The decision left police chiefs and sheriffs grappling with questions ranging from what justifies reasonable suspicion that someone is in the country illegally to how long officers must wait when federal authorities are slow to respond to a question on someone's immigration status.
"It's uncharted territory," said Tony Estrada, sheriff of Santa Cruz County on the state's southern border with Mexico. "It's going to be challenging. It's a complicated issue, and it's not going to be solved by this particular decision."
Tucson Police Chief Roberto Villaseñor estimates the statute will result in 50,000 additional calls a year to federal immigration authorities in his city alone. That includes 36,000 arrests a year for suspects who are not booked into jail, typically for offenses like disorderly conduct, misdemeanor assault, shoplifting, vandalism and driving more than 25 mph over the speed limit.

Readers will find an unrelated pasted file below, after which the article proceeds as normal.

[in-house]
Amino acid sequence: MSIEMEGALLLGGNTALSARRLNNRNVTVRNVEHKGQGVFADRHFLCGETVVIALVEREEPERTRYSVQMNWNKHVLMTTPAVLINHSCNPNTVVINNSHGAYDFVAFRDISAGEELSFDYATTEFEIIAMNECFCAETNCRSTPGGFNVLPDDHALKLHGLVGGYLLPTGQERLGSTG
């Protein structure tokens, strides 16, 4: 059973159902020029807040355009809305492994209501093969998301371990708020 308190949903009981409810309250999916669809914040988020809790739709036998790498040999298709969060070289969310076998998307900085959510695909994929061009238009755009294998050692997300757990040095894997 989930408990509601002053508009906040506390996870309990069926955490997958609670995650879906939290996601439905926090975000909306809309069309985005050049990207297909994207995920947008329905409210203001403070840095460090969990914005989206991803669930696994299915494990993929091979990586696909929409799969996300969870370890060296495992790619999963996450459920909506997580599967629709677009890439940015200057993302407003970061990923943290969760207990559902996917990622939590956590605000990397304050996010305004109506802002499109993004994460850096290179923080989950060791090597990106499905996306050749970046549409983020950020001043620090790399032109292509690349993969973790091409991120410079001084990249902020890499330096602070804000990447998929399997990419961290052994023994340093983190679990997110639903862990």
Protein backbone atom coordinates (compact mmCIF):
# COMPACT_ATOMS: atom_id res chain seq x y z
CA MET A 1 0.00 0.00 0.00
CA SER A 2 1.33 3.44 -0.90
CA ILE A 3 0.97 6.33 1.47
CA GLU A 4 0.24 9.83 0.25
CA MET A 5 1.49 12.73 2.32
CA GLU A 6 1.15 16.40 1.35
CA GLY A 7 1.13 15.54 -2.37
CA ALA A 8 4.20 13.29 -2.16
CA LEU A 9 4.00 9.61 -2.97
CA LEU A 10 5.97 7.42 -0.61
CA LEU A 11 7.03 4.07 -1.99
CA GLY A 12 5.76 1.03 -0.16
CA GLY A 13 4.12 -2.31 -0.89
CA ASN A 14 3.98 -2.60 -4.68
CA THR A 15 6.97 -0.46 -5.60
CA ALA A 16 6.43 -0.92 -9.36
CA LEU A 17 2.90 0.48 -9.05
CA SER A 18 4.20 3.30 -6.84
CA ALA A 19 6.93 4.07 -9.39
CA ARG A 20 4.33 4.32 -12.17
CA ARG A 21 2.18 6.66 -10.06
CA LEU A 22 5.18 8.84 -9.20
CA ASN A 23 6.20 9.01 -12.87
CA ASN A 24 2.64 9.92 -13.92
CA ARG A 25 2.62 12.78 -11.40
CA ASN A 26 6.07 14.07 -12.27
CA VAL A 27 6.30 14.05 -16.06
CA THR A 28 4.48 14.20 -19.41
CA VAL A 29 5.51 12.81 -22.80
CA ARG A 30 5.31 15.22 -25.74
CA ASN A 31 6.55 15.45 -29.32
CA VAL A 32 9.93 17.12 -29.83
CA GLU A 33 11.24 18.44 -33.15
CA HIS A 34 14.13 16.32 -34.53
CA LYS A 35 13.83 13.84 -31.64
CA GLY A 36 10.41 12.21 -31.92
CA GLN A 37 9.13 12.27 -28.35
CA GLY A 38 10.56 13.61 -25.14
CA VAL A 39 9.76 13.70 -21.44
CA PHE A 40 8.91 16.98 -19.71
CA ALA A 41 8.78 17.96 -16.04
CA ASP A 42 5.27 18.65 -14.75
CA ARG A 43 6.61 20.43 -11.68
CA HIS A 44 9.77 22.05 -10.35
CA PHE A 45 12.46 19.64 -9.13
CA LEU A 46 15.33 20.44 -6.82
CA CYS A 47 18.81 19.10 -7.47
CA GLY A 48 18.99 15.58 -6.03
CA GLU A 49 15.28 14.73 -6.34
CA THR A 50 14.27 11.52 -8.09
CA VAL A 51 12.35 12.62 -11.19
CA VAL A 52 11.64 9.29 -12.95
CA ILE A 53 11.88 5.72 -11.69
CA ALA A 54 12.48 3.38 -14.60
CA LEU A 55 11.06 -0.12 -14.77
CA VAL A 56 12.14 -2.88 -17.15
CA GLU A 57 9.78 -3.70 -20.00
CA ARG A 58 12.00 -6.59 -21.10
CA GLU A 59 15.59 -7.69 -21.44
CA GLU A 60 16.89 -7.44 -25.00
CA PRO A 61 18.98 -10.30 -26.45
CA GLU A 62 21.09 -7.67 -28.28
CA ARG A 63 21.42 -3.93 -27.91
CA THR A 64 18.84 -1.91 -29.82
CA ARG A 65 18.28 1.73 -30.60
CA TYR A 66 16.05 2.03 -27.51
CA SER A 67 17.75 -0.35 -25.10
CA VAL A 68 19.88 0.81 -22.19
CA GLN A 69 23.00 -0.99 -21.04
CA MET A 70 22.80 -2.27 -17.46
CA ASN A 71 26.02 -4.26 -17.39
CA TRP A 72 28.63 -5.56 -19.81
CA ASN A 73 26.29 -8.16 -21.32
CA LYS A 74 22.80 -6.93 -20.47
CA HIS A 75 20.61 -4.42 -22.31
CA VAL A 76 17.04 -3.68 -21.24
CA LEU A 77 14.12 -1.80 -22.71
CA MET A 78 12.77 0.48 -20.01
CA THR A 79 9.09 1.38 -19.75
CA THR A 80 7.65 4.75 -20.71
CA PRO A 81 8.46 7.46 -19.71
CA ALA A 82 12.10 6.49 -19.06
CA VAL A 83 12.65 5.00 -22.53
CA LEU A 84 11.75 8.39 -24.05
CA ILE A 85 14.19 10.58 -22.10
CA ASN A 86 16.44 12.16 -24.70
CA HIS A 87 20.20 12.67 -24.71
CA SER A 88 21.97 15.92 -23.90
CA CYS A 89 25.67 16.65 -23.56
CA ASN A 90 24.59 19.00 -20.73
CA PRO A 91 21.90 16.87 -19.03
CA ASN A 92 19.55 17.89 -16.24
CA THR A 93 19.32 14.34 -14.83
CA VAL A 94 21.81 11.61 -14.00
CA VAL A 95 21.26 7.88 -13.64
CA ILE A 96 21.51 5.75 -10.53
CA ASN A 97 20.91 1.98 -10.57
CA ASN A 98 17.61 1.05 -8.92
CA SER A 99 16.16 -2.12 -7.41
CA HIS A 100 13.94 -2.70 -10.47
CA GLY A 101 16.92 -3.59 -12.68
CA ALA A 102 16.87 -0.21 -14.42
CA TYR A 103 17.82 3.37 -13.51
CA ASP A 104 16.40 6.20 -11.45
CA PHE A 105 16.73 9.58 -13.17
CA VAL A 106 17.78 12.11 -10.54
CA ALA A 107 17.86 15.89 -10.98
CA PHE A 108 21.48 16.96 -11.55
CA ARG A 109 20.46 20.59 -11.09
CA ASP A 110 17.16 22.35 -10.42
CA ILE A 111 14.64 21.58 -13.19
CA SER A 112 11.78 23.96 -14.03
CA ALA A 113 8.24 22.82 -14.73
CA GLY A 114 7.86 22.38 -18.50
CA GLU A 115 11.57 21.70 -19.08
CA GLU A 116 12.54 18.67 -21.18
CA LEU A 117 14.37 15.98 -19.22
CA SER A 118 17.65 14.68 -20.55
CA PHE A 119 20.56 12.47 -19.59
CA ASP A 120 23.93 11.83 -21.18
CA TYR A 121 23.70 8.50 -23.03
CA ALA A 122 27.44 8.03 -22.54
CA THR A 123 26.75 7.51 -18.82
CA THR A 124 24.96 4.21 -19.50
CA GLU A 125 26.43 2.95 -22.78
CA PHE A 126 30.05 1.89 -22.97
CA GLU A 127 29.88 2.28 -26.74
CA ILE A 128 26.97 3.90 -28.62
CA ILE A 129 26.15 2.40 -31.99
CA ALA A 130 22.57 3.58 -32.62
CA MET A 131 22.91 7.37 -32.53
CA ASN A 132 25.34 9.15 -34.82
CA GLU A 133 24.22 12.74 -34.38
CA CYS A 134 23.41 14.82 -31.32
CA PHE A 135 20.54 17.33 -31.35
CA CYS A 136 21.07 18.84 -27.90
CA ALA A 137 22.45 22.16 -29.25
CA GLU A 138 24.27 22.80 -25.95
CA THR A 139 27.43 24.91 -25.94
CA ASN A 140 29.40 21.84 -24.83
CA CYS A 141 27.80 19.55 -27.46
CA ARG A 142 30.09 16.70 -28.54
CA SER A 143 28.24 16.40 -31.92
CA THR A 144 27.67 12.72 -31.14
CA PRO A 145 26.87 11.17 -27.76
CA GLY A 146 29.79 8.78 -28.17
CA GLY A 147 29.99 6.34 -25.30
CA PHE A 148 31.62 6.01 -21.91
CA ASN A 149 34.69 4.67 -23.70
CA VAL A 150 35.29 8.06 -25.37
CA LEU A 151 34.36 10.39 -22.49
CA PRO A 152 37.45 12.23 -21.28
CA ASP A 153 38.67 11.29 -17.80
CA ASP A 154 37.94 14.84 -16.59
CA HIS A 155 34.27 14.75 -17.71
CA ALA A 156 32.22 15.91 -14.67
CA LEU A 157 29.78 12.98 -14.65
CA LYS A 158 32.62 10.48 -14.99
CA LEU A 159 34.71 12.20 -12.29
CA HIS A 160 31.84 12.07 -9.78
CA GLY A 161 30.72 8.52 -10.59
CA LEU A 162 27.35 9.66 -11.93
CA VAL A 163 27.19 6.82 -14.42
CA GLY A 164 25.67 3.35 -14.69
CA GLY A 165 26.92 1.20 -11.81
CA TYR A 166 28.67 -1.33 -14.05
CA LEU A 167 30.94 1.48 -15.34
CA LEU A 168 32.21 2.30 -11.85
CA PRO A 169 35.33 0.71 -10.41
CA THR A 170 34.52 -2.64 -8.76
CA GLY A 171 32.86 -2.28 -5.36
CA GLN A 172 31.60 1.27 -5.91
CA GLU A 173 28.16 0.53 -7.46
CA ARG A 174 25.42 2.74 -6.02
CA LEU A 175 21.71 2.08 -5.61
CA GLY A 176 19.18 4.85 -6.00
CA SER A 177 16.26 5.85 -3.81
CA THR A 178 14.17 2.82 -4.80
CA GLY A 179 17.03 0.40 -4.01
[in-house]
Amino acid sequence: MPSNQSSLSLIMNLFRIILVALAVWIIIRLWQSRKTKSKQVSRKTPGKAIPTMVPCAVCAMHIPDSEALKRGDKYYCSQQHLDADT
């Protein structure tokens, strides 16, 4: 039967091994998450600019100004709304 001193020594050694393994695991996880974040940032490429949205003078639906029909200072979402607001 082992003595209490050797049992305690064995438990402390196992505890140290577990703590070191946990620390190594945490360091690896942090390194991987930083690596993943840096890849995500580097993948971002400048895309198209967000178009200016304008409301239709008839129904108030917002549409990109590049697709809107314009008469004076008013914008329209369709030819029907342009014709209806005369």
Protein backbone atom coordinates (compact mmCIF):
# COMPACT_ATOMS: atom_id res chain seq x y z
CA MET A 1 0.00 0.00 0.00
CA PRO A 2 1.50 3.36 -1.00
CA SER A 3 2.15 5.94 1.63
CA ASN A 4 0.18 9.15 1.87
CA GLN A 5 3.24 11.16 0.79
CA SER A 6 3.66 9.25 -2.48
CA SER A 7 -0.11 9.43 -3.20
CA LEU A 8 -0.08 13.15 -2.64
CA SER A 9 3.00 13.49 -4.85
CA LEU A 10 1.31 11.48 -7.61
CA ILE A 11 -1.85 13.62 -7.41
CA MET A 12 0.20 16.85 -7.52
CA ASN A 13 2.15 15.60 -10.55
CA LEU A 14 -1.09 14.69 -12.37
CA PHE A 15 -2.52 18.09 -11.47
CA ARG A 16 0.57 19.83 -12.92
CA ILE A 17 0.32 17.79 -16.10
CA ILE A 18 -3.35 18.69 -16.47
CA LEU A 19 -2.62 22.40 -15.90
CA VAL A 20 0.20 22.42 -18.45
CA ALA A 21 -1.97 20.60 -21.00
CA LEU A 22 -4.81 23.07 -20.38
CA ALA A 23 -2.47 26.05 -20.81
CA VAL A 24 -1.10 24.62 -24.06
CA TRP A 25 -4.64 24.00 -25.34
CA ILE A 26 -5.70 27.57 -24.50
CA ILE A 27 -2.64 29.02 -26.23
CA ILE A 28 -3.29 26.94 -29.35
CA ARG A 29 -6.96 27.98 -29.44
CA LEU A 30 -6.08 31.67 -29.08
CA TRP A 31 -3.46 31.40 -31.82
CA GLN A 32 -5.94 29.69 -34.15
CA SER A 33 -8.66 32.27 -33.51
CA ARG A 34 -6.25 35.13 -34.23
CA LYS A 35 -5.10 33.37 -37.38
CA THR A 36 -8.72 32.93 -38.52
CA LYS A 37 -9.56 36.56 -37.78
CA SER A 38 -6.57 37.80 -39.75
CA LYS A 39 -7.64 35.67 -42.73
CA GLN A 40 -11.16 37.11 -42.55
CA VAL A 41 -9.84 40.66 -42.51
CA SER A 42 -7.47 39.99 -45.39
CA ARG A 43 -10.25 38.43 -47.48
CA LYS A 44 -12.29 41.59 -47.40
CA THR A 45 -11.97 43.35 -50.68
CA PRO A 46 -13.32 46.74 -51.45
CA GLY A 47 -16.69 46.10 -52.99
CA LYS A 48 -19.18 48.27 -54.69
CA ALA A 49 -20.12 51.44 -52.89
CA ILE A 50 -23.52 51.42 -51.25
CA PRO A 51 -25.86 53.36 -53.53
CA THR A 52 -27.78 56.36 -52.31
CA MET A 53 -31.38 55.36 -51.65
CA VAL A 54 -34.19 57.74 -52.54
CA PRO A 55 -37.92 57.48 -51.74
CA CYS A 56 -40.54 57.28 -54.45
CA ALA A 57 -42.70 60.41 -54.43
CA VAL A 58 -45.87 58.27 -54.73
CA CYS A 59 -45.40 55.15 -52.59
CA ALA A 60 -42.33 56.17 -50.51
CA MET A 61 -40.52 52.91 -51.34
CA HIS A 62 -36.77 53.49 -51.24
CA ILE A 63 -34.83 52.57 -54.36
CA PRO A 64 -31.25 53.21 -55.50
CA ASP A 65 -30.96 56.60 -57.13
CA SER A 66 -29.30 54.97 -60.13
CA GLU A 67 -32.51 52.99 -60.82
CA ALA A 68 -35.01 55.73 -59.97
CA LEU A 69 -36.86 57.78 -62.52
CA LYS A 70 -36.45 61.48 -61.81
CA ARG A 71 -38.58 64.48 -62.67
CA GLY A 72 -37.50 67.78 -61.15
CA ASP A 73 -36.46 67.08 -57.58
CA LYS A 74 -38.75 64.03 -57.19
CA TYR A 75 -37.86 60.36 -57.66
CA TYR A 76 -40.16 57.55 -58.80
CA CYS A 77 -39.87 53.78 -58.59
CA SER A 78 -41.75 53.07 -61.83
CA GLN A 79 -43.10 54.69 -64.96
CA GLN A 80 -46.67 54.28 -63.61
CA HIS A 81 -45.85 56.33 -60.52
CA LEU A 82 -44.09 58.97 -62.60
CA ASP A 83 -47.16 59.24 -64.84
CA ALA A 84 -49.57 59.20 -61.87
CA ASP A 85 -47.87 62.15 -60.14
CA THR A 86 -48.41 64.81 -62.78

Those suspects, who would normally be released with a citation, must be booked into custody if immigration authorities "don't answer the phone, they never call us back after we talk to them or whatever," Villaseñor said.
An estimated 14,000 inquiries a year will be for people encountered on street patrol who are not arrested, Villaseñor said. They may raise suspicion for their manner of dress, language or other characteristics outlined in guidelines issues to law enforcement agencies statewide.
"I'm not sure (the federal government is) set up to accommodate that workload right now. I hope I'm wrong," said Villaseñor, who joined Dupnik and other law enforcement in voicing opposition to the 2010 law in a filing to the Supreme Court.
The U.S. Department of Homeland Security acknowledged concern about a flood of inquiries but signaled it would only deport people who meet its enforcement priorities. Those priorities are repeat immigration violators, people who pose a public safety or national security threat and recent border crossers.